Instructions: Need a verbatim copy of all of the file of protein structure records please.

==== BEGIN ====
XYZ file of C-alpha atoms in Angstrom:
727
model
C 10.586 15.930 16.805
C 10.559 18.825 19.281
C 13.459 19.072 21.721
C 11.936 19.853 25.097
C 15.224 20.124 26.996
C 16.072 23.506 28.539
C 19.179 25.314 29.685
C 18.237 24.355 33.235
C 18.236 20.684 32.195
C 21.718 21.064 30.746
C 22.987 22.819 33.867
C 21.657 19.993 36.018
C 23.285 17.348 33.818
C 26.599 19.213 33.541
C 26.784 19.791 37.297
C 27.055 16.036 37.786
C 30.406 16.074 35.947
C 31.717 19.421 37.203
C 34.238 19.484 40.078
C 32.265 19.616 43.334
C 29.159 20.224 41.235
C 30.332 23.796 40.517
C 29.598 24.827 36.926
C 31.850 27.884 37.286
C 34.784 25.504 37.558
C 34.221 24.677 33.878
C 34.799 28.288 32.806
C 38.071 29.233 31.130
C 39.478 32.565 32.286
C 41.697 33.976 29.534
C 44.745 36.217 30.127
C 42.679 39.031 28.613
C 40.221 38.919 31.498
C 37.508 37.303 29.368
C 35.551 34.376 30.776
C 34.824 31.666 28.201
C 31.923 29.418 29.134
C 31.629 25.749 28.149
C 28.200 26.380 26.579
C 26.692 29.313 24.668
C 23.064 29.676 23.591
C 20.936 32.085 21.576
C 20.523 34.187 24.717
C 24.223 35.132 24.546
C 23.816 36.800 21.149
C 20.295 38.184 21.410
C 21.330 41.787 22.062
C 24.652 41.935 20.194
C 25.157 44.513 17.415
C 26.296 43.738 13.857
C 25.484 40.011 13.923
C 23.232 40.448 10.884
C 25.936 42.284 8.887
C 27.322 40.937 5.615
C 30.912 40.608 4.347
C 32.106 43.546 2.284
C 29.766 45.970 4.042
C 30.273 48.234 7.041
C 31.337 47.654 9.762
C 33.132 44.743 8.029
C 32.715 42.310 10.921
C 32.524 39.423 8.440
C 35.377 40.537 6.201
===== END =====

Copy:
XYZ file of C-alpha atoms in Angstrom:
727
model
C 10.586 15.930 16.805
C 10.559 18.825 19.281
C 13.459 19.072 21.721
C 11.936 19.853 25.097
C 15.224 20.124 26.996
C 16.072 23.506 28.539
C 19.179 25.314 29.685
C 18.237 24.355 33.235
C 18.236 20.684 32.195
C 21.718 21.064 30.746
C 22.987 22.819 33.867
C 21.657 19.993 36.018
C 23.285 17.348 33.818
C 26.599 19.213 33.541
C 26.784 19.791 37.297
C 27.055 16.036 37.786
C 30.406 16.074 35.947
C 31.717 19.421 37.203
C 34.238 19.484 40.078
C 32.265 19.616 43.334
C 29.159 20.224 41.235
C 30.332 23.796 40.517
C 29.598 24.827 36.926
C 31.850 27.884 37.286
C 34.784 25.504 37.558
C 34.221 24.677 33.878
C 34.799 28.288 32.806
C 38.071 29.233 31.130
C 39.478 32.565 32.286
C 41.697 33.976 29.534
C 44.745 36.217 30.127
C 42.679 39.031 28.613
C 40.221 38.919 31.498
C 37.508 37.303 29.368
C 35.551 34.376 30.776
C 34.824 31.666 28.201
C 31.923 29.418 29.134
C 31.629 25.749 28.149
C 28.200 26.380 26.579
C 26.692 29.313 24.668
C 23.064 29.676 23.591
C 20.936 32.085 21.576
C 20.523 34.187 24.717
C 24.223 35.132 24.546
C 23.816 36.800 21.149
C 20.295 38.184 21.410
C 21.330 41.787 22.062
C 24.652 41.935 20.194
C 25.157 44.513 17.415
C 26.296 43.738 13.857
C 25.484 40.011 13.923
C 23.232 40.448 10.884
C 25.936 42.284 8.887
C 27.322 40.937 5.615
C 30.912 40.608 4.347
C 32.106 43.546 2.284
C 29.766 45.970 4.042
C 30.273 48.234 7.041
C 31.337 47.654 9.762
C 33.132 44.743 8.029
C 32.715 42.310 10.921
C 32.524 39.423 8.440
C 35.377 40.537 6.201